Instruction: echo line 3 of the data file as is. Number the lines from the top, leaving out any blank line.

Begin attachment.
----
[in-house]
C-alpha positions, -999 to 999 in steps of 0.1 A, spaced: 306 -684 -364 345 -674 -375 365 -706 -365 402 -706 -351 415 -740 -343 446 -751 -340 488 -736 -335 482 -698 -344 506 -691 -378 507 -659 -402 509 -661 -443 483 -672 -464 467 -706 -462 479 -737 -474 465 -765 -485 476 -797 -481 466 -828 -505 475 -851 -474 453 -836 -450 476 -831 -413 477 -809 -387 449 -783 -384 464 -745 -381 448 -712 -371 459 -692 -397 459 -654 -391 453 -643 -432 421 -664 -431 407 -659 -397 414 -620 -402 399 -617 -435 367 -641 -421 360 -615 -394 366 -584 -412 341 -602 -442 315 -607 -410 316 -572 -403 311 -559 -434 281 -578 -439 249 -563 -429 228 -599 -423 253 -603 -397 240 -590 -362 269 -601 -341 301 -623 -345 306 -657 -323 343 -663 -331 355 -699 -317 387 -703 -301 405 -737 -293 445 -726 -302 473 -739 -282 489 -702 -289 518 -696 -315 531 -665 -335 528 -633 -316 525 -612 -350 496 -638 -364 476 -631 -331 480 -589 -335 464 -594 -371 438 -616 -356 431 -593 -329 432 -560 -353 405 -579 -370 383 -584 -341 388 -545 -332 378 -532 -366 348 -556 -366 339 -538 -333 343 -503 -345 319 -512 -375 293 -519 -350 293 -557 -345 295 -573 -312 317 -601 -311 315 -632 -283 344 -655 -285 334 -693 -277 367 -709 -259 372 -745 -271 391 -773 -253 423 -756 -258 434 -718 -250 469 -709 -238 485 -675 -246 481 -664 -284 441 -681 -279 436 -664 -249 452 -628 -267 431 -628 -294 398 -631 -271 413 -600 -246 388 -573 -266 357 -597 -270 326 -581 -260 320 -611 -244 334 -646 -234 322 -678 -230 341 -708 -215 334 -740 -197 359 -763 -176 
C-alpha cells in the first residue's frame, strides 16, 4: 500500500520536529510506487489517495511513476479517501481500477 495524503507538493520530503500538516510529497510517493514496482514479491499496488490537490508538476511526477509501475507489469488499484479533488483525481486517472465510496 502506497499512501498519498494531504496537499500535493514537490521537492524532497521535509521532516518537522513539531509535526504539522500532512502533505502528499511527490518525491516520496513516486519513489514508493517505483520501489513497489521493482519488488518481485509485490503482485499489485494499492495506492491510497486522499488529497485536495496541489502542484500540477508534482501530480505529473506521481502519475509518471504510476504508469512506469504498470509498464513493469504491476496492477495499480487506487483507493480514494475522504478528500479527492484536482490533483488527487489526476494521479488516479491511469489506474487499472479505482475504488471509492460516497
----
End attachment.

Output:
C-alpha cells in the first residue's frame, strides 16, 4: 500500500520536529510506487489517495511513476479517501481500477 495524503507538493520530503500538516510529497510517493514496482514479491499496488490537490508538476511526477509501475507489469488499484479533488483525481486517472465510496 502506497499512501498519498494531504496537499500535493514537490521537492524532497521535509521532516518537522513539531509535526504539522500532512502533505502528499511527490518525491516520496513516486519513489514508493517505483520501489513497489521493482519488488518481485509485490503482485499489485494499492495506492491510497486522499488529497485536495496541489502542484500540477508534482501530480505529473506521481502519475509518471504510476504508469512506469504498470509498464513493469504491476496492477495499480487506487483507493480514494475522504478528500479527492484536482490533483488527487489526476494521479488516479491511469489506474487499472479505482475504488471509492460516497